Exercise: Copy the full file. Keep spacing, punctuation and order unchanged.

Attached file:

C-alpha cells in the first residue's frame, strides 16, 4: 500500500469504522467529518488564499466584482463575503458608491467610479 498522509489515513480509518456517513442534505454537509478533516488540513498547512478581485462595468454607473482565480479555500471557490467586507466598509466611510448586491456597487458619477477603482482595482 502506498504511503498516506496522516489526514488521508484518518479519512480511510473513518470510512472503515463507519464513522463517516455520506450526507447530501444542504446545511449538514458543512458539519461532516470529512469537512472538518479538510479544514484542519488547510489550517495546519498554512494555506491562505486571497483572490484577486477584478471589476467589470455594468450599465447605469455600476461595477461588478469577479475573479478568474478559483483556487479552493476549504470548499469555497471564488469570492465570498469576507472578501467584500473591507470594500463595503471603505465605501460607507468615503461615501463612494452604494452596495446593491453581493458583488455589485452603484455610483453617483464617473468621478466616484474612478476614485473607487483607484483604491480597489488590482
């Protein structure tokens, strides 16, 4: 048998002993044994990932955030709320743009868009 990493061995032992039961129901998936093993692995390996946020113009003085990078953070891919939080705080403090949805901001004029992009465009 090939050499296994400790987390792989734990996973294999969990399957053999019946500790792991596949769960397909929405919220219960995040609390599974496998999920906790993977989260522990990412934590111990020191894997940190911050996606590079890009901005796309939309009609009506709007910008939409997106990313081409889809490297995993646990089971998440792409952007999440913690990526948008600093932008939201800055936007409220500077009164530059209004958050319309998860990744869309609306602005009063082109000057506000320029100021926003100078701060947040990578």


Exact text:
C-alpha cells in the first residue's frame, strides 16, 4: 500500500469504522467529518488564499466584482463575503458608491467610479 498522509489515513480509518456517513442534505454537509478533516488540513498547512478581485462595468454607473482565480479555500471557490467586507466598509466611510448586491456597487458619477477603482482595482 502506498504511503498516506496522516489526514488521508484518518479519512480511510473513518470510512472503515463507519464513522463517516455520506450526507447530501444542504446545511449538514458543512458539519461532516470529512469537512472538518479538510479544514484542519488547510489550517495546519498554512494555506491562505486571497483572490484577486477584478471589476467589470455594468450599465447605469455600476461595477461588478469577479475573479478568474478559483483556487479552493476549504470548499469555497471564488469570492465570498469576507472578501467584500473591507470594500463595503471603505465605501460607507468615503461615501463612494452604494452596495446593491453581493458583488455589485452603484455610483453617483464617473468621478466616484474612478476614485473607487483607484483604491480597489488590482
């Protein structure tokens, strides 16, 4: 048998002993044994990932955030709320743009868009 990493061995032992039961129901998936093993692995390996946020113009003085990078953070891919939080705080403090949805901001004029992009465009 090939050499296994400790987390792989734990996973294999969990399957053999019946500790792991596949769960397909929405919220219960995040609390599974496998999920906790993977989260522990990412934590111990020191894997940190911050996606590079890009901005796309939309009609009506709007910008939409997106990313081409889809490297995993646990089971998440792409952007999440913690990526948008600093932008939201800055936007409220500077009164530059209004958050319309998860990744869309609306602005009063082109000057506000320029100021926003100078701060947040990578």